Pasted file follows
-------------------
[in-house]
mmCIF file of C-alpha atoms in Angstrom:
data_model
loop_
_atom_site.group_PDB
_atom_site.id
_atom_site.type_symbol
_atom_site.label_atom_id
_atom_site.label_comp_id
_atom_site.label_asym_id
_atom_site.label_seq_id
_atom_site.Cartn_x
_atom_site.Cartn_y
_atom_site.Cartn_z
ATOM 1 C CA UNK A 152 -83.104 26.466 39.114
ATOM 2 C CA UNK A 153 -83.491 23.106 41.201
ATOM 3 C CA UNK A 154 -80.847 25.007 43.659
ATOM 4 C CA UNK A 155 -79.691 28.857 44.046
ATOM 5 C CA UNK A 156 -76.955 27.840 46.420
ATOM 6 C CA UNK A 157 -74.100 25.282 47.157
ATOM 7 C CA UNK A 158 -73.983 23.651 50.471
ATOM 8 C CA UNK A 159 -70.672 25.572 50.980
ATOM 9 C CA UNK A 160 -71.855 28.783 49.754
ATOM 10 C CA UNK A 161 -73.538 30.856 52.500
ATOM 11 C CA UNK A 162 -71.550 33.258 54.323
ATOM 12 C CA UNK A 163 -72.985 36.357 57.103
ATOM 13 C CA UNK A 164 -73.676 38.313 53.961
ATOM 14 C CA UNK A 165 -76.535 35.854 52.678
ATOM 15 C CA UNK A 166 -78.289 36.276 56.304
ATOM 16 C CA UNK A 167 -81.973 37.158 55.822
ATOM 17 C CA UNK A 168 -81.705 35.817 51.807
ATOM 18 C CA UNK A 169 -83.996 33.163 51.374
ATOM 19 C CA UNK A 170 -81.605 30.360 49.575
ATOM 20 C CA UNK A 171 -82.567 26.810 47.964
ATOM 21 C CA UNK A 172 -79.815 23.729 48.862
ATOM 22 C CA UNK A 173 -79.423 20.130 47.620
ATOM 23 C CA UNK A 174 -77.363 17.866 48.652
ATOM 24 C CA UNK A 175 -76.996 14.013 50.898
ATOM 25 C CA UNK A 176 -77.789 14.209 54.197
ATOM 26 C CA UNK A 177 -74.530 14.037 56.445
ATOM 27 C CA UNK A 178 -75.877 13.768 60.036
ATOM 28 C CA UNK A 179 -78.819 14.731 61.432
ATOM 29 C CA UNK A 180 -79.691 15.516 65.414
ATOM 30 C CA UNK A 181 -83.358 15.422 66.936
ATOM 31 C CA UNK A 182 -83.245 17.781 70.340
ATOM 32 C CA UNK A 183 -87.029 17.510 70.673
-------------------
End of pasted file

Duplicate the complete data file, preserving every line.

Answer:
[in-house]
mmCIF file of C-alpha atoms in Angstrom:
data_model
loop_
_atom_site.group_PDB
_atom_site.id
_atom_site.type_symbol
_atom_site.label_atom_id
_atom_site.label_comp_id
_atom_site.label_asym_id
_atom_site.label_seq_id
_atom_site.Cartn_x
_atom_site.Cartn_y
_atom_site.Cartn_z
ATOM 1 C CA UNK A 152 -83.104 26.466 39.114
ATOM 2 C CA UNK A 153 -83.491 23.106 41.201
ATOM 3 C CA UNK A 154 -80.847 25.007 43.659
ATOM 4 C CA UNK A 155 -79.691 28.857 44.046
ATOM 5 C CA UNK A 156 -76.955 27.840 46.420
ATOM 6 C CA UNK A 157 -74.100 25.282 47.157
ATOM 7 C CA UNK A 158 -73.983 23.651 50.471
ATOM 8 C CA UNK A 159 -70.672 25.572 50.980
ATOM 9 C CA UNK A 160 -71.855 28.783 49.754
ATOM 10 C CA UNK A 161 -73.538 30.856 52.500
ATOM 11 C CA UNK A 162 -71.550 33.258 54.323
ATOM 12 C CA UNK A 163 -72.985 36.357 57.103
ATOM 13 C CA UNK A 164 -73.676 38.313 53.961
ATOM 14 C CA UNK A 165 -76.535 35.854 52.678
ATOM 15 C CA UNK A 166 -78.289 36.276 56.304
ATOM 16 C CA UNK A 167 -81.973 37.158 55.822
ATOM 17 C CA UNK A 168 -81.705 35.817 51.807
ATOM 18 C CA UNK A 169 -83.996 33.163 51.374
ATOM 19 C CA UNK A 170 -81.605 30.360 49.575
ATOM 20 C CA UNK A 171 -82.567 26.810 47.964
ATOM 21 C CA UNK A 172 -79.815 23.729 48.862
ATOM 22 C CA UNK A 173 -79.423 20.130 47.620
ATOM 23 C CA UNK A 174 -77.363 17.866 48.652
ATOM 24 C CA UNK A 175 -76.996 14.013 50.898
ATOM 25 C CA UNK A 176 -77.789 14.209 54.197
ATOM 26 C CA UNK A 177 -74.530 14.037 56.445
ATOM 27 C CA UNK A 178 -75.877 13.768 60.036
ATOM 28 C CA UNK A 179 -78.819 14.731 61.432
ATOM 29 C CA UNK A 180 -79.691 15.516 65.414
ATOM 30 C CA UNK A 181 -83.358 15.422 66.936
ATOM 31 C CA UNK A 182 -83.245 17.781 70.340
ATOM 32 C CA UNK A 183 -87.029 17.510 70.673